These symbolic processes of inclusion and exclusion abound in the Sinhala Buddhist ritual traditions. In present day Western and Southern provinces there are many ritual dramas that symbolically encapsulate a historical process whereby aliens of various professions are, in the first phase of the drama, ritually excluded and then later included in the Buddhism of the Sinhala people. Like the Malala/Malla chiefs they are “naturalized” as Sinhala Buddhists in these ritual enactments. I shall briefly present a synoptic account of these kinds of ritual dramas often performed in large scale exorcistic rituals (tovil) for demonic afflictions or during communal thanksgiving ritual complexes (gammaḍuva) in honor of the gods. Here is the general scenario. In the ritual arena, there are two performers who play the role of the guardian gods or devas of the pantheon such as Vishnu and the Goddess Pattini. They hold a tape or a stick that represents a barrier. On the other side of the barrier are actors dressed as aliens, sometimes as Brahmins, or as alien deities or demons or merchants. The barrier is viewed as a kaḍavata or city gates at the entrance to a city, but in this case the entrance to Sri Lanka. The alien being tries to cross the barrier but is prevented by the guardian gods. The outsider speaks something like Tamil, really a kind of gibberish; in other instances, the alien speaks unintelligible Sinhala with a pronounced Tamil accent. The newcomer does not know Sinhala-Buddhist customs and insults the deities at the barrier by some horrendous action such as saluting them with his arse. The prim deities at the barrier are firm. Gradually the outsider begins to speak proper Sinhala and the proper ways of addressing the devas. In one common enactment the guardian deities at the barrier asks the outsider to bring a sannasa or letter of authority from the Buddha. But to begin with even this is not done properly. The outsider might place the sannasa on his foot and thrust it at the devas or perform similar outrageous actions. After much enjoyable horseplay of this sort, the outsider recognizes the superiority of the guardian gods and the Buddha. He pays homage to the guardian deities in the proper manner and with decorum gives them the letter of authority. The gods open the barrier and the outsider enters Sri Lanka, symbolically “naturalized,” as it were, as a-Buddhist.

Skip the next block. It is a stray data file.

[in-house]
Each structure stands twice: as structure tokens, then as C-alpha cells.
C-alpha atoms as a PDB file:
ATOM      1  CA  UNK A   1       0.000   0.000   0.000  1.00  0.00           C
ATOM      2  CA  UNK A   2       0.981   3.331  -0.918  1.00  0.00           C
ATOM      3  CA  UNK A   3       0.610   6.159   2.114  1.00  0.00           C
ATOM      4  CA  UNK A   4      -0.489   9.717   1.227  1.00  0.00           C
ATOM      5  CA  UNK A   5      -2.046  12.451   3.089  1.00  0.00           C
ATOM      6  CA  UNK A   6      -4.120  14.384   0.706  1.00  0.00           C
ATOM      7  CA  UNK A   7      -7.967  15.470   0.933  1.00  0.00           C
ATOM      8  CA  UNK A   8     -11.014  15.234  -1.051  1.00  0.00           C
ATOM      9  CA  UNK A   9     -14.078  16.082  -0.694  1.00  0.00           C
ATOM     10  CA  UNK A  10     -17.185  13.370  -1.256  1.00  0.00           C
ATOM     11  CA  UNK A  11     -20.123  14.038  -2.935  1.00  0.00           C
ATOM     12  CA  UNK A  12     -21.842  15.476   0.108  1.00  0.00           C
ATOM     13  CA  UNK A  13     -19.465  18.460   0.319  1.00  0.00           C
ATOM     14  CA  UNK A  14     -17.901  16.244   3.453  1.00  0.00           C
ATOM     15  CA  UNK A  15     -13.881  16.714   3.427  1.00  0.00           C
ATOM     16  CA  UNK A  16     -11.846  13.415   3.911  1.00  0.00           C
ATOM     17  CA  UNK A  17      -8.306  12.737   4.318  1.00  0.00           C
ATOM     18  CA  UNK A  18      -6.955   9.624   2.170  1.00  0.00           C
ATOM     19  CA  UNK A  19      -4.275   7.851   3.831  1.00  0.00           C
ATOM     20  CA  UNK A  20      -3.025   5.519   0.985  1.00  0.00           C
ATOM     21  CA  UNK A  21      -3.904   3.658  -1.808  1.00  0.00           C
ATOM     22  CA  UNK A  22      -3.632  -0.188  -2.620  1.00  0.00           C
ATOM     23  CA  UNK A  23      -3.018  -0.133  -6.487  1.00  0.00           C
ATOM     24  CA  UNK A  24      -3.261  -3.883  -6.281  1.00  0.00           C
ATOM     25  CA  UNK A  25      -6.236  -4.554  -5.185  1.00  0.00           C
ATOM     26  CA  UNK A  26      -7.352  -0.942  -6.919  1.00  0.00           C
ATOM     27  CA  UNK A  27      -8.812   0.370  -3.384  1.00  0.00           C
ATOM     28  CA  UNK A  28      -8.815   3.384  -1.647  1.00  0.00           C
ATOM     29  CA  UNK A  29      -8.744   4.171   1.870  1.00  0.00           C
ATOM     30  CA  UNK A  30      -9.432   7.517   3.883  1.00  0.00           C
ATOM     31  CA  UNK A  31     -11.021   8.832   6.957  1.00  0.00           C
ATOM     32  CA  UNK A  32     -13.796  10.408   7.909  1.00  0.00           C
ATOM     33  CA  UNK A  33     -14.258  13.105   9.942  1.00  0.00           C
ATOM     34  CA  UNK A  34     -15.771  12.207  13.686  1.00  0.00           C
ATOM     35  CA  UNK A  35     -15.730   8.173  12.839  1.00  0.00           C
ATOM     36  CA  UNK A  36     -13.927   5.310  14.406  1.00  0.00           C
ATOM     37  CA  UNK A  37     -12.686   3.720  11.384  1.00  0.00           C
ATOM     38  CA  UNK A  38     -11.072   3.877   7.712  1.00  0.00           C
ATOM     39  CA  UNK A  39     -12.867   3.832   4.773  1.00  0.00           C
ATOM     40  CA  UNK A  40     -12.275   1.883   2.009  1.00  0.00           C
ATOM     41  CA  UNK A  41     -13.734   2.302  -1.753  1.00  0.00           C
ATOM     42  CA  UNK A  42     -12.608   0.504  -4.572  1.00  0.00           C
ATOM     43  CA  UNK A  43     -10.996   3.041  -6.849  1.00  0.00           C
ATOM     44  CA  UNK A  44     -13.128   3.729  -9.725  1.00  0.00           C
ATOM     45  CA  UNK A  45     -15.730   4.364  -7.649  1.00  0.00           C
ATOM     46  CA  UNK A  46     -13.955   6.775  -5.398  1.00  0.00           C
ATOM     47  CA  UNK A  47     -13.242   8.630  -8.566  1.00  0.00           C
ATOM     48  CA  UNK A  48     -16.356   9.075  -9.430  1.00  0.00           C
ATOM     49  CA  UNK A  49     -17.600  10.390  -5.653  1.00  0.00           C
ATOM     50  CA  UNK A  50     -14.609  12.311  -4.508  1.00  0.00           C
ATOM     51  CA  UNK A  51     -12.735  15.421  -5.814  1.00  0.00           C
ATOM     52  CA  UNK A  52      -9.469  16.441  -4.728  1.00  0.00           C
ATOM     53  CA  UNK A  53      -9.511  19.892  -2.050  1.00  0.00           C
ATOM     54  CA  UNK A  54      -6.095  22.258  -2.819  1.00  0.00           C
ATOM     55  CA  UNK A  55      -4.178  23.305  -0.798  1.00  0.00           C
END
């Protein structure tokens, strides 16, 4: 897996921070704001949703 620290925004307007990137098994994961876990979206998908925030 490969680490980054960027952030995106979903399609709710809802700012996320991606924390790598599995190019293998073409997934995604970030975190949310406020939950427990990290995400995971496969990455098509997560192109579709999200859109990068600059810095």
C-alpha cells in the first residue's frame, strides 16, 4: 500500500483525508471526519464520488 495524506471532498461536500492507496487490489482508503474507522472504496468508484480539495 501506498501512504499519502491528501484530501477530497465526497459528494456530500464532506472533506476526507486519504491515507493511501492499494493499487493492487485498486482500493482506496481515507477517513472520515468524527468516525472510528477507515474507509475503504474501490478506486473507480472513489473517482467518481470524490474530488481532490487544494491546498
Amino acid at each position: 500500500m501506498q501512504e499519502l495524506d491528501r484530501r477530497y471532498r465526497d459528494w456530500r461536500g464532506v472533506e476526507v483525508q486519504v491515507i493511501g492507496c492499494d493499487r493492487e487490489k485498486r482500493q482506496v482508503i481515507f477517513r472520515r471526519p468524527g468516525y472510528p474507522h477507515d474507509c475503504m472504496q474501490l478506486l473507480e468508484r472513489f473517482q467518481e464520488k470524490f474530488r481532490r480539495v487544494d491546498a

Rituals are actually dramas that represent a chosen version of reality and one can see this only in various Sri Lankan ones but in many other traditions as well. Conversely, theatrical plays are often used to represent a chosen version of reality—such as Shakespeare’s historical plays and can be considered rituals. His Henry V for example then is ritual of patriotism.